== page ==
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Mobile AFR Capability and Tailpipe Sniffer

Practical Reflash Tuning

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Discussion and questions related to the course Practical Reflash Tuning

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I own an AEM X series Wide Band AFR system and plan to use as a portable capability for tuning. I acknowledge permanently mounted at least 18 inches from the head is optimum. The length of my entire exhaust system to include straight thru muffler is 46 inches (117cm) (mid-engine car).

Question1 : When using a tail pipe sniffer with the WB sensor, how much error is actually induced?

Question 2. Will it improve idle low REPM readings to attach an extension on the tail pipe mounting probe and go deeper into exhaust to minimize/prevent any O2 reversal contamination?

Question 3. During tuning if we shut down LTFT and STFT during MAF calibration, do the OEM narrow band sensors work? If not operating, could one be removed, and wide body inserted for MAF/VE tuning only?

RE: Question #3, I remove one of the rear O2s given its only job is to monitor its catalytic converter, and as such, having it temporarily removed will not be impactful to tuning. When done, be sure to clear any codes that may have popped up while you were running it while removed.

RE: Q1, I do not believe any accuracy error is introduced unless there is a "leak" in the exhaust system at a Venturi point that would suck fresh air into the exhaust system (unlikely). I am assuming the car does not have catalytic converters.

The "error" you may run into is a time sync issue between engine RPM and lambda reading. Consider doing a ramp run on the dyno. It takes time for the exhaust gasses to flow through the exhaust system and make it to the sensor. By the time that happens the engine has already increased RPM which can result in the lambda reading at 4,000 RPM on the graph actually applying to 3,800 RPM in reality. Those are just made up numbers but hopefully you understand the point.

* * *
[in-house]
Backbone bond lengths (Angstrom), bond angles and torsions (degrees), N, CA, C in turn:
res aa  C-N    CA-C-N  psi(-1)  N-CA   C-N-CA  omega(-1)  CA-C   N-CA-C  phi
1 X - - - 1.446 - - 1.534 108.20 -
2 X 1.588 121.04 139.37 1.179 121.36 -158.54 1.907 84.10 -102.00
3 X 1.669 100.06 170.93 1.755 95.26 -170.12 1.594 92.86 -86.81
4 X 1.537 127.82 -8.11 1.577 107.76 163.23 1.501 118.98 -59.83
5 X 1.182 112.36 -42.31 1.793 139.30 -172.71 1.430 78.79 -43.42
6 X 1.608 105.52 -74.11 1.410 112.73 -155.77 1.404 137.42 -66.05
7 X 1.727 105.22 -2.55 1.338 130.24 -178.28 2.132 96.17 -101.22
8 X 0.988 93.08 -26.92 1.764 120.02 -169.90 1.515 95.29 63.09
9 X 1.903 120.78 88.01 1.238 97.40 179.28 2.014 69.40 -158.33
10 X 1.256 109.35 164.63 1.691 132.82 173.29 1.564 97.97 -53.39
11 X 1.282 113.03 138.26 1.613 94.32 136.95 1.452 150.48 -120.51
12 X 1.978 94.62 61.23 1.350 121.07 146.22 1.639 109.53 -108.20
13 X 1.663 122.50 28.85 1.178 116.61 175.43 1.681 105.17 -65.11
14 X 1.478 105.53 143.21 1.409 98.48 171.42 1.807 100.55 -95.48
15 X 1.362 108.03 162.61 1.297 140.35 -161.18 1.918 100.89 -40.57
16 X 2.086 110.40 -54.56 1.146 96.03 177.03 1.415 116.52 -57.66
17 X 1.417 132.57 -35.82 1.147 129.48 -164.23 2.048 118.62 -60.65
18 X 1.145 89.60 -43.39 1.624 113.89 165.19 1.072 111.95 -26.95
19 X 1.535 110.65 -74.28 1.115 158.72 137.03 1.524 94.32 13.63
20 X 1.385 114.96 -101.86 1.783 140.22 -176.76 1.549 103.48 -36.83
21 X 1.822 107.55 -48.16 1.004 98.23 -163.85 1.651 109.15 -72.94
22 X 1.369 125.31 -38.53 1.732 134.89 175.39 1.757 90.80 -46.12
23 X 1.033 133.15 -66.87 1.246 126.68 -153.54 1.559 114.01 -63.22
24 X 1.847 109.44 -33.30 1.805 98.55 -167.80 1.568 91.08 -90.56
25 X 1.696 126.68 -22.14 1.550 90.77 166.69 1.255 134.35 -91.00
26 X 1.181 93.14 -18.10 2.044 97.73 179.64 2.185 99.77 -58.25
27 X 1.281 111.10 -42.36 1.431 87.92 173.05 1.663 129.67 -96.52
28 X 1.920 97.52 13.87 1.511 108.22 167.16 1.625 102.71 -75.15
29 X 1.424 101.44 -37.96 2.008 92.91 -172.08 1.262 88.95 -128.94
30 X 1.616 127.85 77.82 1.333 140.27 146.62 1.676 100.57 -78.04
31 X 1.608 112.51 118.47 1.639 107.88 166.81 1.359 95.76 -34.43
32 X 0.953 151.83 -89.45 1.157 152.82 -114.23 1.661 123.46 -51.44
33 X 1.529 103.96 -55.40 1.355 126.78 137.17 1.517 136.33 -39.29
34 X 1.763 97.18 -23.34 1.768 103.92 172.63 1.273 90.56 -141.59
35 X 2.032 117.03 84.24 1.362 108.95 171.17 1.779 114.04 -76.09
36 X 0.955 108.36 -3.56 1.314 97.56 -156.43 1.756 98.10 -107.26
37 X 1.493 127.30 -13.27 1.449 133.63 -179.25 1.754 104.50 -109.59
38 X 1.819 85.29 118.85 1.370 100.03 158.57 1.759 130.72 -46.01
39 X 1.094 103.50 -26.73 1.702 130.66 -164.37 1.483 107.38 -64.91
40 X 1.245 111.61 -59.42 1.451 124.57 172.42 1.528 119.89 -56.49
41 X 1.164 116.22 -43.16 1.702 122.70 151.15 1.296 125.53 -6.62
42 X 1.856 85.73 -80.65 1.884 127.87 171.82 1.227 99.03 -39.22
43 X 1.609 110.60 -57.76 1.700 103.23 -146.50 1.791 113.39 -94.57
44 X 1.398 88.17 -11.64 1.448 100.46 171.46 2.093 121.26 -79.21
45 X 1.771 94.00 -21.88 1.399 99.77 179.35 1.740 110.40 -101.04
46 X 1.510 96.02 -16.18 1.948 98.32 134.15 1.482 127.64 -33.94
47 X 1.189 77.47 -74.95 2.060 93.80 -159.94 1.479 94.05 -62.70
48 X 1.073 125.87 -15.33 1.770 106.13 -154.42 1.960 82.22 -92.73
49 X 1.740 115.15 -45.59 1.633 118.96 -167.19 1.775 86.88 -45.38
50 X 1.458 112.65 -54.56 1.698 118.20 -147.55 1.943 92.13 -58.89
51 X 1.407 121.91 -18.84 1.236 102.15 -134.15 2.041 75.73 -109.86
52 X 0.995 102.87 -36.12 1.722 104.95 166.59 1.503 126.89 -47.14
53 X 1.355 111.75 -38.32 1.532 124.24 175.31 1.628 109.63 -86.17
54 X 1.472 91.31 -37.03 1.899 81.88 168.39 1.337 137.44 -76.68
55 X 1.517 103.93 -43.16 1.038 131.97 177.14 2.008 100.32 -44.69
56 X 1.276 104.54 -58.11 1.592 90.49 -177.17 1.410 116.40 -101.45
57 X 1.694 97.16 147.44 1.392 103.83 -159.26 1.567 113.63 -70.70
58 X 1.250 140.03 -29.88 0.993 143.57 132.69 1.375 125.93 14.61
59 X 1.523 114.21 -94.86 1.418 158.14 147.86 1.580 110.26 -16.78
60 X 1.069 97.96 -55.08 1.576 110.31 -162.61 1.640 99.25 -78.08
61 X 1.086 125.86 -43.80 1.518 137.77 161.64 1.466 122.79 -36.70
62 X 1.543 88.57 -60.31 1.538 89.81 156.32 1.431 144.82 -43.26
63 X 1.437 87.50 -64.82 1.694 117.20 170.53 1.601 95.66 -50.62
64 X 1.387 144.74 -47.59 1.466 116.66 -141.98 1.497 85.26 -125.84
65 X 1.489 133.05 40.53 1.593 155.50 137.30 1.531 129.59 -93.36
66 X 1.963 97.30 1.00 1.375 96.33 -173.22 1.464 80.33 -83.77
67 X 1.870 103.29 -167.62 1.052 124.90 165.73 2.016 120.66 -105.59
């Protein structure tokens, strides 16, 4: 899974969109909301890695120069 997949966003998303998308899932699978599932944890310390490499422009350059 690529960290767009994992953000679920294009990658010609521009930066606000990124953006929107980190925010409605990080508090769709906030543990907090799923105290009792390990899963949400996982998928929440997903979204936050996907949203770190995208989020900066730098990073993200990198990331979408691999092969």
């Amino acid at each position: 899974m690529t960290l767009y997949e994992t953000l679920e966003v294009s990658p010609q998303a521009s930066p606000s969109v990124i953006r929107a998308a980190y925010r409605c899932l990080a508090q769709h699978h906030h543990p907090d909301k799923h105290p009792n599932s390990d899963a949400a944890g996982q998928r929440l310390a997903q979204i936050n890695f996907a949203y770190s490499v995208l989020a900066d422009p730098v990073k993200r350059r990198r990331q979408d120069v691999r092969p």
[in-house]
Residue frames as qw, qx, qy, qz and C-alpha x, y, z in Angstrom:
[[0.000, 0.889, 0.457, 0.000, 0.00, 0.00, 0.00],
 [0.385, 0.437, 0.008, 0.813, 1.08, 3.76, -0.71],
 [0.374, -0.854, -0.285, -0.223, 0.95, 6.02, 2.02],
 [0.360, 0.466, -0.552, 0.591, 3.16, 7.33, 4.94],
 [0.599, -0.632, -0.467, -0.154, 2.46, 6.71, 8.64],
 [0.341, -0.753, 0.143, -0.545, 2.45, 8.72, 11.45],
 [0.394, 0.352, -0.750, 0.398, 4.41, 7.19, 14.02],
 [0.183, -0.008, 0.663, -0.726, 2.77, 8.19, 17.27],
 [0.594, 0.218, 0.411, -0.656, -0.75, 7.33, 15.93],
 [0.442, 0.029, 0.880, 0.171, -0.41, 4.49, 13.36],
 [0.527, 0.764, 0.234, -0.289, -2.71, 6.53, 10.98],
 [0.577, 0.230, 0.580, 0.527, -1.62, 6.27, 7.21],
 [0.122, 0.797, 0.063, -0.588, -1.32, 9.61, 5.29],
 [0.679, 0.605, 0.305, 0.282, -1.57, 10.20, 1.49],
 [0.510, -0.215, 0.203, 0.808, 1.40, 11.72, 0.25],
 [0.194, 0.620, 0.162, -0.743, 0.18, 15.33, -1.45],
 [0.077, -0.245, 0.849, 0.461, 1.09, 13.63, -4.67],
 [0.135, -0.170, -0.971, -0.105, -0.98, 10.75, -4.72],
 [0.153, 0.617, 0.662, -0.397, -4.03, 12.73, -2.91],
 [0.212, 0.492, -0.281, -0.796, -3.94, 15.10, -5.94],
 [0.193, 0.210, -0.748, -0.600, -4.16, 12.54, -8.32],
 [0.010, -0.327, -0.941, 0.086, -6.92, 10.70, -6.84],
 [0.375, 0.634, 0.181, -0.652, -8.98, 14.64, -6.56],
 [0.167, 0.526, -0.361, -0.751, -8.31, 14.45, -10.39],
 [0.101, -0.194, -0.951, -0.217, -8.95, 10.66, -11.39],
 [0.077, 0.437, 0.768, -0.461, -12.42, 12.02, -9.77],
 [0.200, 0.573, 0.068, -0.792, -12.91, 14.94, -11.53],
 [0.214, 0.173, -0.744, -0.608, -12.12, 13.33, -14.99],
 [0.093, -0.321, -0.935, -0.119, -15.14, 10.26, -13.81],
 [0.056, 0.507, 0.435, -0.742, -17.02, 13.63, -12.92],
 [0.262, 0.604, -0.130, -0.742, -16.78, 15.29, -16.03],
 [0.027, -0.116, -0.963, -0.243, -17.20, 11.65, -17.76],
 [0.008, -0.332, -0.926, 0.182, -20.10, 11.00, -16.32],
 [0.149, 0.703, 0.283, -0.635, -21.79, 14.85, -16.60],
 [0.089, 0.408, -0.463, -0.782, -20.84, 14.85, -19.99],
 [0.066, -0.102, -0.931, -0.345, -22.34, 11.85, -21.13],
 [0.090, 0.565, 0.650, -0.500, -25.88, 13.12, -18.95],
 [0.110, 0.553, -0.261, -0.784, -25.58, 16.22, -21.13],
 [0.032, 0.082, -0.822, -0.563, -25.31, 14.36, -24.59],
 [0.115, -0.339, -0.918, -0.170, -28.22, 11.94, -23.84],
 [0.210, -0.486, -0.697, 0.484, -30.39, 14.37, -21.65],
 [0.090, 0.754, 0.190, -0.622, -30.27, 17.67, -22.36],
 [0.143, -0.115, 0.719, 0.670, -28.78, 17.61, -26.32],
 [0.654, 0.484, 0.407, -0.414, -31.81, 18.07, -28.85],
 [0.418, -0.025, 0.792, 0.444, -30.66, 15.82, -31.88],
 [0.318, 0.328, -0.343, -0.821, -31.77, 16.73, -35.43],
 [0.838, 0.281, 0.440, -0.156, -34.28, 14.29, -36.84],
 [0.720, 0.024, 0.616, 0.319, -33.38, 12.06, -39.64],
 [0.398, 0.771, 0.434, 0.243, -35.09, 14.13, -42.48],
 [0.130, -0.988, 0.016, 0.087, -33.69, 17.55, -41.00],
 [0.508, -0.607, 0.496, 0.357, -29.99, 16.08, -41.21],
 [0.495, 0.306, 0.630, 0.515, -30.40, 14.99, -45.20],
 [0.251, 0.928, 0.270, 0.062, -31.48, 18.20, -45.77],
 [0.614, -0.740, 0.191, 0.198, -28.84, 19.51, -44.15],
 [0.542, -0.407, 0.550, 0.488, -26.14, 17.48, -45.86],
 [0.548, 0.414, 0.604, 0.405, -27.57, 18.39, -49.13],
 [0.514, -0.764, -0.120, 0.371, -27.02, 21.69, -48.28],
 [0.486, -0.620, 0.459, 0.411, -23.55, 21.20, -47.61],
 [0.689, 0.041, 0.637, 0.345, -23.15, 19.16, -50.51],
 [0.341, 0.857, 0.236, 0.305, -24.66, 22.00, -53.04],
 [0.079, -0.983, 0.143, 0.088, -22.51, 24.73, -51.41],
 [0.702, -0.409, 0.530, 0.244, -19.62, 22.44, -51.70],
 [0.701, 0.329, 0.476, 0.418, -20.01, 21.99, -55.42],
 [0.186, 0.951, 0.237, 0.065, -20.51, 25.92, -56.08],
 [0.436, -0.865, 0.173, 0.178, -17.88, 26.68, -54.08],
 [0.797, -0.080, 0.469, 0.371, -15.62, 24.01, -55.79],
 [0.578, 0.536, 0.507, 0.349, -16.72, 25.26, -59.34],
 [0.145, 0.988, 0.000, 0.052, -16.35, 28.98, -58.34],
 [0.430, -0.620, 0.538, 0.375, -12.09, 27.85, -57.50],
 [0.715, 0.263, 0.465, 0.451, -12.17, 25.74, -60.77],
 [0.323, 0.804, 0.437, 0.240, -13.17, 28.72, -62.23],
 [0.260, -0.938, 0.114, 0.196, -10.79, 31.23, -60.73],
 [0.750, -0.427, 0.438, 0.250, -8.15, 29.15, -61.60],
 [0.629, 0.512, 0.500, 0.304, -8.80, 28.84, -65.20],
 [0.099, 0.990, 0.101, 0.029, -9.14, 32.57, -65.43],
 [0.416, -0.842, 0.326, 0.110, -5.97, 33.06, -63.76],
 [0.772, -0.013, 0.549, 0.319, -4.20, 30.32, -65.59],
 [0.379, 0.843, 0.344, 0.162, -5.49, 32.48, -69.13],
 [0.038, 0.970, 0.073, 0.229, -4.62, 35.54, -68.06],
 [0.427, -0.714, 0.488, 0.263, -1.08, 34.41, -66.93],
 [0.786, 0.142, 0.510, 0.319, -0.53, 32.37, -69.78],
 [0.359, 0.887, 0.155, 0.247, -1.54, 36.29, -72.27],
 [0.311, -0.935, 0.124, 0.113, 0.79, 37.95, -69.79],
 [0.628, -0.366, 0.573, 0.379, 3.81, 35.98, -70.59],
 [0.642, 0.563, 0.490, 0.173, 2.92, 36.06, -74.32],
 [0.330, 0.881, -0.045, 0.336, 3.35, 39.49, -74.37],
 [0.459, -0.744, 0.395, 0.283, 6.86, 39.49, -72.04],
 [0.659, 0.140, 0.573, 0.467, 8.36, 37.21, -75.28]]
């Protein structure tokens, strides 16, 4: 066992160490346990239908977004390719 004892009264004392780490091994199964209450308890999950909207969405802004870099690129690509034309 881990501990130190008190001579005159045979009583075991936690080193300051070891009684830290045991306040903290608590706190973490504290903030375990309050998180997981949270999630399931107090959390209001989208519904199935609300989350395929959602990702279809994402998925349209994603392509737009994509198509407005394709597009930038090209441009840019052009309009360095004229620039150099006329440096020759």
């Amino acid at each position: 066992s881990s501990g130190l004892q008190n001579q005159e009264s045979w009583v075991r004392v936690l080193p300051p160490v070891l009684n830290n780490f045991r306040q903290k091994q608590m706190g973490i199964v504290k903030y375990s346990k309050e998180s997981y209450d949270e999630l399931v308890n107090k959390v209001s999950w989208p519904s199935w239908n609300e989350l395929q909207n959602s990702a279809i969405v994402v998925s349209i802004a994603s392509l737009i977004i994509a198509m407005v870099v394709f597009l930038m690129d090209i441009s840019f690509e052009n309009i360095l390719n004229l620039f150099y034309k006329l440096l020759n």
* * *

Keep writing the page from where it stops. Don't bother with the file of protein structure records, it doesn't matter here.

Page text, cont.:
The factors that determine the error are variable so you cannot apply a fixes RPM shift to the entire graph. Error will be greatest at low RPM low load and least at high RPM high load. The work around is steady state tuning or a very slow ramp run.

RE: Q2, The probe that came with my kit is 30". I do insert it as far as practical for the specific car but honestly think anything beyond 6" is unnecessary. I have not done any testing too back up that figure though.

re:q3 - Not sure if narrow band sensors work if you shut down fuel trim. I’d expect you will still get a log of mVolts from these sensors.

Just to share my experience here - I have had very good results using the factory narrow band sensors to calibrate MAF from 4000 RPM and below. I have had some poor results using wideband in the tailpipe for tuning low RPM areas, so I don’t bother with that anymore. The factory narrow bands work really well here. I find the wideband to be unreliable at low load and low RPM, even when I pull the post cat O2 sensor and install it there.

I leave LTFT and STFT on, I turn off DFCO, cat overtemp protection, and make temporary changes to set power enrichment to 14.7 at all times. No wide open throttle runs! With these changes to the tune, you can rough-in the MAF curve (sometimes you can dial it in completely) just by revving the engine/holding steady RPM in the parking lot in park/neutral. Then go for a drive and slowly accelerate from 2000-4000 RPM for a few sweeps. Also hold RPMs at 2000, 2500, and so-on for each 500 RPM increment for about 10-15 seconds. This is harder than it sounds when driving on the street. I log a histogram of LTFT vs MAF Frequency (counts, volts, whatever) and apply the percentages to the curve as correction factors. Smooth the curve and retest. Then set PE, COT, and DFCO back to normal. I routinely get LTFT within +/- 5% after one round with this method.

I use the wideband in the tailpipe to dial in MAF for anything over 4000 RPM, and it works well.

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